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Mangrove mapping using Landsat imagery and aerial photographs: Kemaman district, Terengganu, Malaysia
Sulong, I.; Mohd-Lokman, H.; Mohd-Tarmizi, K.; Ismail, A. (2002). Mangrove mapping using Landsat imagery and aerial photographs: Kemaman district, Terengganu, Malaysia, in: Dahdouh-Guebas, F. (Ed.) Remote sensing and GIS in the sustainable management of tropical coastal ecosystems. Environment, Development and Sustainability, 4(2): pp. 135-152
In: Dahdouh-Guebas, F. (Ed.) (2002). Remote sensing and GIS in the sustainable management of tropical coastal ecosystems. Environment, Development and Sustainability, 4(2). Kluwer Academic: Dordrecht. 144 pp., more
In: Environment, Development and Sustainability. Springer Science+Business Media: London; Dordrecht; Boston. ISSN 1387-585X, more
Peer reviewed article  

Also published as
  • Sulong, I.; Mohd-Lokman, H.; Mohd-Tarmizi, K.; Ismail, A. (2002). Mangrove mapping using Landsat imagery and aerial photographs: Kemaman district, Terengganu, Malaysia. Environ. Dev. Sustain. 4: 135-152, more

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Keyword
    Marine

Authors  Top 
  • Sulong, I.
  • Mohd-Lokman, H.
  • Mohd-Tarmizi, K.
  • Ismail, A.

Abstract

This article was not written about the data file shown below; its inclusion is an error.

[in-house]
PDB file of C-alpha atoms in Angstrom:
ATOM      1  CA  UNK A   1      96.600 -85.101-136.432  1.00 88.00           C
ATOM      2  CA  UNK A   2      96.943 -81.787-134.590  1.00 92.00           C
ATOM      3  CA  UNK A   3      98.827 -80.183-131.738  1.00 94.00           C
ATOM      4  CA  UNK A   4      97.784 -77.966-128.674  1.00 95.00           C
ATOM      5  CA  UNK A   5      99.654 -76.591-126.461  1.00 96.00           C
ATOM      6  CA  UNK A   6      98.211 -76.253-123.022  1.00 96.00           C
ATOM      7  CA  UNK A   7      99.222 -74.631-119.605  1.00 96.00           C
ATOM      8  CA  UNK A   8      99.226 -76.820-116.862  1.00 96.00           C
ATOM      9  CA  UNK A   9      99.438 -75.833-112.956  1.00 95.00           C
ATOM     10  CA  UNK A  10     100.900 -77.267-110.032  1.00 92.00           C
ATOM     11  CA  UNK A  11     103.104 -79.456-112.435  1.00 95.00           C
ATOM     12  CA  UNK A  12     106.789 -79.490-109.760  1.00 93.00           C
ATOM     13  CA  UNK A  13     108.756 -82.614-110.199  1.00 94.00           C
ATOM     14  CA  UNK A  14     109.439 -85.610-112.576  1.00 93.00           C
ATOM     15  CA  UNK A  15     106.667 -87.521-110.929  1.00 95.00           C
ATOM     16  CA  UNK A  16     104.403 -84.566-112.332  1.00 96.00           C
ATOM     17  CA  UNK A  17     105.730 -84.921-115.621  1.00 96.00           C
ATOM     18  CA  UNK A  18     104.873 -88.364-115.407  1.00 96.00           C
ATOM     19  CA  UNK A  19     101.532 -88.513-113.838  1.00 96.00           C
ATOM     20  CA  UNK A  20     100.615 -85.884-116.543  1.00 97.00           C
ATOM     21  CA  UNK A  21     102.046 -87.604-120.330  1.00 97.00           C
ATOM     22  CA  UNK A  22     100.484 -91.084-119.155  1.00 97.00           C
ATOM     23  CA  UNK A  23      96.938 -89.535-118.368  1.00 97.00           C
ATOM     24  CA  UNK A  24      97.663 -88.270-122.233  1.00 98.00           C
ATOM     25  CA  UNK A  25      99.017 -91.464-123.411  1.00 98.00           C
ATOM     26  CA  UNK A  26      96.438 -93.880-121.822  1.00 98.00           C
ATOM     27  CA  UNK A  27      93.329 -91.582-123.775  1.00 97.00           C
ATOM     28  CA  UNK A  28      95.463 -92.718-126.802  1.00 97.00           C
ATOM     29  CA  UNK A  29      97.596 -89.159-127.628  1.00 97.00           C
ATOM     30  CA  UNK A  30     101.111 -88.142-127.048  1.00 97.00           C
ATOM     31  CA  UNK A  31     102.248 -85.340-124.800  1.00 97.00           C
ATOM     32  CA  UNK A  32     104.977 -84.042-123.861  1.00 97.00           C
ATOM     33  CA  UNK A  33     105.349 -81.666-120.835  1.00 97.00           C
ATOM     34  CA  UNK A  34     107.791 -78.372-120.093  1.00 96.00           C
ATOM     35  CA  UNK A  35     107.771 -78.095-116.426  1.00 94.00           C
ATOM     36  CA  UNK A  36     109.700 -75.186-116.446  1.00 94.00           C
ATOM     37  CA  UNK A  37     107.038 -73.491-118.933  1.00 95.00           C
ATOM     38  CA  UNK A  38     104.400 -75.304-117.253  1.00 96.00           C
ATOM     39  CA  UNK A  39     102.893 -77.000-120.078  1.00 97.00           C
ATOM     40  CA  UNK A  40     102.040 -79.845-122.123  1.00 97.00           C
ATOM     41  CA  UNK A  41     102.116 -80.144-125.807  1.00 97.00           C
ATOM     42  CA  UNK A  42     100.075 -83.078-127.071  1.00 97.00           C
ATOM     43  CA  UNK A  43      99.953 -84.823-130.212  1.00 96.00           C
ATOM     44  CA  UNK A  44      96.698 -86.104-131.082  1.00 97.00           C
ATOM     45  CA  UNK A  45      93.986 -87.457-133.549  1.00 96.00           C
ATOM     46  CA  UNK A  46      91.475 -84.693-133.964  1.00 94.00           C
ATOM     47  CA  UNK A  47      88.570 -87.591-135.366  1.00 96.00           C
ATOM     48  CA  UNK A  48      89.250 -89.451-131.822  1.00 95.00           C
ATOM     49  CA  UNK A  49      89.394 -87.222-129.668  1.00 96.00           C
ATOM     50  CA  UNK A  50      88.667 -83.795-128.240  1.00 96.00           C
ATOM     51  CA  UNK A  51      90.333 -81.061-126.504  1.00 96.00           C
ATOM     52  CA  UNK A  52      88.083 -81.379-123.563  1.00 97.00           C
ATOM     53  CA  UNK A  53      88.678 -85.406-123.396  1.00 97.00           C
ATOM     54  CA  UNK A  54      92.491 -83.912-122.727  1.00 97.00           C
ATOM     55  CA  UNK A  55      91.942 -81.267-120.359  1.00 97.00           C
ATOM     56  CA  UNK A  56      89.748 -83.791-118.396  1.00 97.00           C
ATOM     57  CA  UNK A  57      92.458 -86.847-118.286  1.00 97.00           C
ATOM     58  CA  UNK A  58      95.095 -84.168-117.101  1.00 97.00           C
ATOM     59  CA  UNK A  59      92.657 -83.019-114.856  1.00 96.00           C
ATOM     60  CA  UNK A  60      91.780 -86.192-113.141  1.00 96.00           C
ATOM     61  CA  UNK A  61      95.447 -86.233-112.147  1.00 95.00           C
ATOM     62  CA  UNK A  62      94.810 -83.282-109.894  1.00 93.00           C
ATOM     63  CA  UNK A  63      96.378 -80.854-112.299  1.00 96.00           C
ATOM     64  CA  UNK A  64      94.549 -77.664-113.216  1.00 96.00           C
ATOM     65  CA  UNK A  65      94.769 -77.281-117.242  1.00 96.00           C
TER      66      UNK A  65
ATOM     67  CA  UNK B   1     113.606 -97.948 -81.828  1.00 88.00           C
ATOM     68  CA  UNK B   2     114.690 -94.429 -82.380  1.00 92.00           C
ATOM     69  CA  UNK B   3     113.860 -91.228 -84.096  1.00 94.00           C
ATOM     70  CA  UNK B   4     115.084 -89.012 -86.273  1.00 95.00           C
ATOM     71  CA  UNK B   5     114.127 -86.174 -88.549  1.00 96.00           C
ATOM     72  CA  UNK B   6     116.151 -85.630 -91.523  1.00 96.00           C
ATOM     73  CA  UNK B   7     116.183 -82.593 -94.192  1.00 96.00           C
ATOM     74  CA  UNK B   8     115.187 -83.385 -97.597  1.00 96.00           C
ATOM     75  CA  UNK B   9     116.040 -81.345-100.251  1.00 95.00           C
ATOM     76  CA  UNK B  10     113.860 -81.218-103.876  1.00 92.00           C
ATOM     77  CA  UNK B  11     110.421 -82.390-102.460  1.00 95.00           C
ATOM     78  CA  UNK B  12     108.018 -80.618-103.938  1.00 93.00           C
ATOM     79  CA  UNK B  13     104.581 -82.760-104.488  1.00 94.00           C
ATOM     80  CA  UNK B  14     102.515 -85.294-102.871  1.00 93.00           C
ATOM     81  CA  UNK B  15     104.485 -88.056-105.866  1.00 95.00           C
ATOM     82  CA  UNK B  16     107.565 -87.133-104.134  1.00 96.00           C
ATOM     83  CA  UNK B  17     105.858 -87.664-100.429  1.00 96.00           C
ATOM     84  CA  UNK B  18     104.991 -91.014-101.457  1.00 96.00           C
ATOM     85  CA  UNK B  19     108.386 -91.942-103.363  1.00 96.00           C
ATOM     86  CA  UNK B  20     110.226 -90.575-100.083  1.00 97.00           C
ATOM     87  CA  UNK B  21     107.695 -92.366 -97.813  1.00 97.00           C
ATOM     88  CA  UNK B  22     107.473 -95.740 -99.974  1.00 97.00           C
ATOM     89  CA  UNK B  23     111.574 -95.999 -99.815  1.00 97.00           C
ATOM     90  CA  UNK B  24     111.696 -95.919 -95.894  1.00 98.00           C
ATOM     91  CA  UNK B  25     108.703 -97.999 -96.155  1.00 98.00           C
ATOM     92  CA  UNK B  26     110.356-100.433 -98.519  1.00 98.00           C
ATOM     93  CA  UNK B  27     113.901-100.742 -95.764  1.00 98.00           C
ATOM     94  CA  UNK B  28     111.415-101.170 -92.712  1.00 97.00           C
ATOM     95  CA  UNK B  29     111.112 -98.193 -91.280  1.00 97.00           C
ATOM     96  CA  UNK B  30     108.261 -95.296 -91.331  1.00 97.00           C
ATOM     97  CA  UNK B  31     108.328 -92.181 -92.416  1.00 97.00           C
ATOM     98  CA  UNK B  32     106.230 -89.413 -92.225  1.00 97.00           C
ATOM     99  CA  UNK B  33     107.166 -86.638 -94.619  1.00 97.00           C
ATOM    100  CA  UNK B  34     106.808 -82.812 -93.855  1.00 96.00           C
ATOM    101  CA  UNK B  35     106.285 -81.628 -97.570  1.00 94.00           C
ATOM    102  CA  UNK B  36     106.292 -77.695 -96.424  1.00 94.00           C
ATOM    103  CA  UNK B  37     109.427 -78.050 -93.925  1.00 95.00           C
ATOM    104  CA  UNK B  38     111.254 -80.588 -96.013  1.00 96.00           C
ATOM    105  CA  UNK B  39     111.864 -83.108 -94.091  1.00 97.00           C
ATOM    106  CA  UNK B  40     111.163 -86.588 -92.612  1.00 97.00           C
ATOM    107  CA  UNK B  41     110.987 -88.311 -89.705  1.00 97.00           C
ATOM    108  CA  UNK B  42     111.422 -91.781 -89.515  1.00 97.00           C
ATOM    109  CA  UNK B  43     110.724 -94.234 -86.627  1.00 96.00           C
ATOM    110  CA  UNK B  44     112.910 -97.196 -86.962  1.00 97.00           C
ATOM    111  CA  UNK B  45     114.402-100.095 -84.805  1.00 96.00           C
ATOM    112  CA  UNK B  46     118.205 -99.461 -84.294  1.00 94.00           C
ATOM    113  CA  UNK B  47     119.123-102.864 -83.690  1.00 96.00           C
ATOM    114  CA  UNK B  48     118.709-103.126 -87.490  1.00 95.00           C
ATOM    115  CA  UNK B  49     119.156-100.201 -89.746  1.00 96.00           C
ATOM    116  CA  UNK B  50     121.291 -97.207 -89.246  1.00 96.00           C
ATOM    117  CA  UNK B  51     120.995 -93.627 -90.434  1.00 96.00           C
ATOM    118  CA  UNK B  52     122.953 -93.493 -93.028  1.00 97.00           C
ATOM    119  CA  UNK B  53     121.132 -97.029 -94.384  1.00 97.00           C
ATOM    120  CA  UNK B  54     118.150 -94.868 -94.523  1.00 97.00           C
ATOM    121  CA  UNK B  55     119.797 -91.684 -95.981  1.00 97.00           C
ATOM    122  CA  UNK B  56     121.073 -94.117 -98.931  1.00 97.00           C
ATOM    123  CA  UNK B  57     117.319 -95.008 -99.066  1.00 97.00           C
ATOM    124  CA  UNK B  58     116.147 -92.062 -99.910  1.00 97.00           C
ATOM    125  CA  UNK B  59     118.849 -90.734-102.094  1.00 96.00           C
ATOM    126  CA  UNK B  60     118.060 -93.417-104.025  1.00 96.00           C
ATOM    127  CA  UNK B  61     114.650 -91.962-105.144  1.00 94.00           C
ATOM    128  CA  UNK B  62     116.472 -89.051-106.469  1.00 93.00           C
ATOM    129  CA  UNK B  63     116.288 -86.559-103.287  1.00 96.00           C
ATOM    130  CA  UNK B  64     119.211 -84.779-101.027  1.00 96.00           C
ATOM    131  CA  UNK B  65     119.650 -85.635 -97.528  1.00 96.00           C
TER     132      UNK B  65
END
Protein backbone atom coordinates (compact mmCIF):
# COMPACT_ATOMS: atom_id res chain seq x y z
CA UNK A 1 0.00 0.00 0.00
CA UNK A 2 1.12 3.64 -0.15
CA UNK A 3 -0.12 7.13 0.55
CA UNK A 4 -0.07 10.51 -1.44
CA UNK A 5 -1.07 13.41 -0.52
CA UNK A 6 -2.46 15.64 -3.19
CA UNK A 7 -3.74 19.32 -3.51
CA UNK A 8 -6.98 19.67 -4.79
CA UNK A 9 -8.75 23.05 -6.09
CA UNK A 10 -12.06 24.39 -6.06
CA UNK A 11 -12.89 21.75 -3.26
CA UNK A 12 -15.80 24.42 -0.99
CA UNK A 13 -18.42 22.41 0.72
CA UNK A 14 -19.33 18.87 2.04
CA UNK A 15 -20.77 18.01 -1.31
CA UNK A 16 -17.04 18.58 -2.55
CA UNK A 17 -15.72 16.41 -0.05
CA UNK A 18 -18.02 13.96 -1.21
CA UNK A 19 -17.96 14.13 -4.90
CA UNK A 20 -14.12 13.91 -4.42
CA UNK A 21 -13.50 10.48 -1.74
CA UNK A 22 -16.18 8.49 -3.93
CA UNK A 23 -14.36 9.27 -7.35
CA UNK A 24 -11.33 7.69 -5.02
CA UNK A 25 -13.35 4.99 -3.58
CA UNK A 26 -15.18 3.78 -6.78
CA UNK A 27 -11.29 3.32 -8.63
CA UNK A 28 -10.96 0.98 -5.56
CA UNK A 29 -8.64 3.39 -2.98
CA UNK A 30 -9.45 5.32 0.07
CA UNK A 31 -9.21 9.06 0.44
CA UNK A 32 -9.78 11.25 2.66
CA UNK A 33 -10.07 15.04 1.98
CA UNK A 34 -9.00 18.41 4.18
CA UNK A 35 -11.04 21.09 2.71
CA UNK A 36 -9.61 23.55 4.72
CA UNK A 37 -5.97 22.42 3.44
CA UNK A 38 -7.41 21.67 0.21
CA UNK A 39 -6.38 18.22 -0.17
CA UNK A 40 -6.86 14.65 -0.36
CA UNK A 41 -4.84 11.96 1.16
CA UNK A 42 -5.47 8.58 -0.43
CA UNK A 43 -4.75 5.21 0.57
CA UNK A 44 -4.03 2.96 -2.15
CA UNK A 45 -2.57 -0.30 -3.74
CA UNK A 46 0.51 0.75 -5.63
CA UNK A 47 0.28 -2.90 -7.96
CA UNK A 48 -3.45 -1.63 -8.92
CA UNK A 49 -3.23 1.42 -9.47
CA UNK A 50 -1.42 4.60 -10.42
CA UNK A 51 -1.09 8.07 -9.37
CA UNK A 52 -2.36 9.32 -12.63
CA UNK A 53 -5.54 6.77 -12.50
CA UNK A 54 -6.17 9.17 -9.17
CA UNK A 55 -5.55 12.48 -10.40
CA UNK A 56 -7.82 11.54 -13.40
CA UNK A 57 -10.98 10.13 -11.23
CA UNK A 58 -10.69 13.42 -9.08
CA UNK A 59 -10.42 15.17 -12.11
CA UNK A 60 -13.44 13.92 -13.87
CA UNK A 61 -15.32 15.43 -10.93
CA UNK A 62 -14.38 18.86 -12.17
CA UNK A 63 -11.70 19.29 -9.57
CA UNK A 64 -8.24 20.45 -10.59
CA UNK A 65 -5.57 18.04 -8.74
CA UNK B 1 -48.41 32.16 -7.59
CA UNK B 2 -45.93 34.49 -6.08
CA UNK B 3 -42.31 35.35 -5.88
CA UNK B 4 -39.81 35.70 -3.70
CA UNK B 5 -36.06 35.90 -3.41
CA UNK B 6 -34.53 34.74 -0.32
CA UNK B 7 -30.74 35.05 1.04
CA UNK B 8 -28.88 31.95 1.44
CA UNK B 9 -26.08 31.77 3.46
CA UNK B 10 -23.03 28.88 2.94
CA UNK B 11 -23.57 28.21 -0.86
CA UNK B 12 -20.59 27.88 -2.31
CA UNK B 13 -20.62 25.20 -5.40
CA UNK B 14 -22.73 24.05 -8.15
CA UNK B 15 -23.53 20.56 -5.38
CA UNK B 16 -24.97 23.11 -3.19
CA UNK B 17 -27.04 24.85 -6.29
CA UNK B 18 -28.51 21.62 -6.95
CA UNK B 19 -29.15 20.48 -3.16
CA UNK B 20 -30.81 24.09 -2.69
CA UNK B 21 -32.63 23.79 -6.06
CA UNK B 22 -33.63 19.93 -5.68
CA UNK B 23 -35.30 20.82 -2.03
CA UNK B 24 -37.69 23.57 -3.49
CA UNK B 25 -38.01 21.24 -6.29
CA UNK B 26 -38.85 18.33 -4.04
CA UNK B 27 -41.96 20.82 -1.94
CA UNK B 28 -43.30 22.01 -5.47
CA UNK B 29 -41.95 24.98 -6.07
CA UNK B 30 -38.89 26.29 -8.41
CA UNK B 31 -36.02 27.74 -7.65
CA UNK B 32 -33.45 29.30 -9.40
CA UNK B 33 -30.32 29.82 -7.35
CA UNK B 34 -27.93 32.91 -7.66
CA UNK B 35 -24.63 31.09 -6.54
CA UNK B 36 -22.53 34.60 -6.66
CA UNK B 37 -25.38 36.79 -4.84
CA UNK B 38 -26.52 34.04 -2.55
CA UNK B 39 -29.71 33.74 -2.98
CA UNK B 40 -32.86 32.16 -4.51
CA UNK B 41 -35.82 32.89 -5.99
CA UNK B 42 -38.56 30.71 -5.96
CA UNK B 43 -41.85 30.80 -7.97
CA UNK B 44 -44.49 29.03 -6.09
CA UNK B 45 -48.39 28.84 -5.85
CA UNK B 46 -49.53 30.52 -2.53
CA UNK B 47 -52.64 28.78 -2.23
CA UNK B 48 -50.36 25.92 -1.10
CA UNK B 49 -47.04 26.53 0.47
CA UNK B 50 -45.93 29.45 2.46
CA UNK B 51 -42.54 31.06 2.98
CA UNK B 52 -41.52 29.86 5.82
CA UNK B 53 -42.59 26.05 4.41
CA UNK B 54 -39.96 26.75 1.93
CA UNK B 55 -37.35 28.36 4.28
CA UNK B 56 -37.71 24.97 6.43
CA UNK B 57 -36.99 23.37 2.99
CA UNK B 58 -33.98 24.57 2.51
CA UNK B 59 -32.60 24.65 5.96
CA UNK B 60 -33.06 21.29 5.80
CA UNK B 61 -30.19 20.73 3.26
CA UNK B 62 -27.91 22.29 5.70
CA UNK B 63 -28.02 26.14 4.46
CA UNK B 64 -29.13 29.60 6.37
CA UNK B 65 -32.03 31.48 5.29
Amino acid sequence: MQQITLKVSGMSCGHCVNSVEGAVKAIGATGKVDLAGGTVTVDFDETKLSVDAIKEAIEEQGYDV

Classification and distribution of mangrove vegetation are vital information for the proper development of a mangrove management plan. In this study, classification for the mangroves of the district of Kemaman were done using both 1 : 5000 aerial photographs and Landsat TM imageries. The coverage by aerial photographs is limited to the coastal and estuarine areas only. Thus, for areas further upstream of the aerial photo coverage, Landsat TM imageries were used. Analysis of aerial photographs and remote sensing images revealed that the mangroves of Kemaman could be classified into 14 different classes of vegetation. All the 14 classes were identified from areas covered by the aerial photographs. For areas covered by the Landsat images only 7 classes of vegetation were identified. The accuracy for aerial photograph and Landsat images are 91.2% and 87.8%, respectively. It can be concluded that although both techniques are useful in determining the mangrove vegetation classes, the large 1: 5000 aerial photographs are more accurate and provided more detailed information comparatively.

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